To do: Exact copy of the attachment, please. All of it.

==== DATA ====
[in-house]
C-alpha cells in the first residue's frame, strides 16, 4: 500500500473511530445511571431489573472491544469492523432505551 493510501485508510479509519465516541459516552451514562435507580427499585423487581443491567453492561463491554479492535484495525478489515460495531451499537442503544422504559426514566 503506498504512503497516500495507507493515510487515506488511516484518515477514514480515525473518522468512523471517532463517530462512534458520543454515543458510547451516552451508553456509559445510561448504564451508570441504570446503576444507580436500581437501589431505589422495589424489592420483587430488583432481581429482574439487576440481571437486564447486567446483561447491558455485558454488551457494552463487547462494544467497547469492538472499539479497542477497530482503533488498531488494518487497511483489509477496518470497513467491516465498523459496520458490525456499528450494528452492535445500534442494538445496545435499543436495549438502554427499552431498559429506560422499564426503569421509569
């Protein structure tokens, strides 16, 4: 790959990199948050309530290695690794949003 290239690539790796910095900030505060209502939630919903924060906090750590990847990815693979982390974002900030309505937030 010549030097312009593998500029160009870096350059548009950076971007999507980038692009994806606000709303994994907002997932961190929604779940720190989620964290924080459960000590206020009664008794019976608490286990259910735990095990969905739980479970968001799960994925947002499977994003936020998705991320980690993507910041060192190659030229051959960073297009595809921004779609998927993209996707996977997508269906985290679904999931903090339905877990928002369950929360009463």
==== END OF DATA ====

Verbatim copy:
[in-house]
C-alpha cells in the first residue's frame, strides 16, 4: 500500500473511530445511571431489573472491544469492523432505551 493510501485508510479509519465516541459516552451514562435507580427499585423487581443491567453492561463491554479492535484495525478489515460495531451499537442503544422504559426514566 503506498504512503497516500495507507493515510487515506488511516484518515477514514480515525473518522468512523471517532463517530462512534458520543454515543458510547451516552451508553456509559445510561448504564451508570441504570446503576444507580436500581437501589431505589422495589424489592420483587430488583432481581429482574439487576440481571437486564447486567446483561447491558455485558454488551457494552463487547462494544467497547469492538472499539479497542477497530482503533488498531488494518487497511483489509477496518470497513467491516465498523459496520458490525456499528450494528452492535445500534442494538445496545435499543436495549438502554427499552431498559429506560422499564426503569421509569
């Protein structure tokens, strides 16, 4: 790959990199948050309530290695690794949003 290239690539790796910095900030505060209502939630919903924060906090750590990847990815693979982390974002900030309505937030 010549030097312009593998500029160009870096350059548009950076971007999507980038692009994806606000709303994994907002997932961190929604779940720190989620964290924080459960000590206020009664008794019976608490286990259910735990095990969905739980479970968001799960994925947002499977994003936020998705991320980690993507910041060192190659030229051959960073297009595809921004779609998927993209996707996977997508269906985290679904999931903090339905877990928002369950929360009463």